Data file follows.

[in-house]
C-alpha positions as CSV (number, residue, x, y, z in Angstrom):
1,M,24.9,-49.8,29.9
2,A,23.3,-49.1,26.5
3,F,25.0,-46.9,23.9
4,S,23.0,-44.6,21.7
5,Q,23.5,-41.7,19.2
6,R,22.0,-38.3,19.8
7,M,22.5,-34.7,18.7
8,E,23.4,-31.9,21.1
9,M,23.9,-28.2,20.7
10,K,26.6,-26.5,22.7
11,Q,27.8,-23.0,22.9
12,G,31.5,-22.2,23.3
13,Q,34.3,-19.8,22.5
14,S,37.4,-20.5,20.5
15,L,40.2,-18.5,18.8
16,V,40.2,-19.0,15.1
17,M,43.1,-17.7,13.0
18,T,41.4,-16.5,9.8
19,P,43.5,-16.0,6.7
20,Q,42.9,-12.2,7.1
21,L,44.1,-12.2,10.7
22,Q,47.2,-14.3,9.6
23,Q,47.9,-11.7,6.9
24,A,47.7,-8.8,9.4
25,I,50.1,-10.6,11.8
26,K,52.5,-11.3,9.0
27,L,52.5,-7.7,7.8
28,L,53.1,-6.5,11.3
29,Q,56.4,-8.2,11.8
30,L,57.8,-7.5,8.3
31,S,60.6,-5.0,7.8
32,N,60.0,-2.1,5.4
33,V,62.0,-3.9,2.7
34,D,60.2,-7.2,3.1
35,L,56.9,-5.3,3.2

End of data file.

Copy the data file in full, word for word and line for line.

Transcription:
[in-house]
C-alpha positions as CSV (number, residue, x, y, z in Angstrom):
1,M,24.9,-49.8,29.9
2,A,23.3,-49.1,26.5
3,F,25.0,-46.9,23.9
4,S,23.0,-44.6,21.7
5,Q,23.5,-41.7,19.2
6,R,22.0,-38.3,19.8
7,M,22.5,-34.7,18.7
8,E,23.4,-31.9,21.1
9,M,23.9,-28.2,20.7
10,K,26.6,-26.5,22.7
11,Q,27.8,-23.0,22.9
12,G,31.5,-22.2,23.3
13,Q,34.3,-19.8,22.5
14,S,37.4,-20.5,20.5
15,L,40.2,-18.5,18.8
16,V,40.2,-19.0,15.1
17,M,43.1,-17.7,13.0
18,T,41.4,-16.5,9.8
19,P,43.5,-16.0,6.7
20,Q,42.9,-12.2,7.1
21,L,44.1,-12.2,10.7
22,Q,47.2,-14.3,9.6
23,Q,47.9,-11.7,6.9
24,A,47.7,-8.8,9.4
25,I,50.1,-10.6,11.8
26,K,52.5,-11.3,9.0
27,L,52.5,-7.7,7.8
28,L,53.1,-6.5,11.3
29,Q,56.4,-8.2,11.8
30,L,57.8,-7.5,8.3
31,S,60.6,-5.0,7.8
32,N,60.0,-2.1,5.4
33,V,62.0,-3.9,2.7
34,D,60.2,-7.2,3.1
35,L,56.9,-5.3,3.2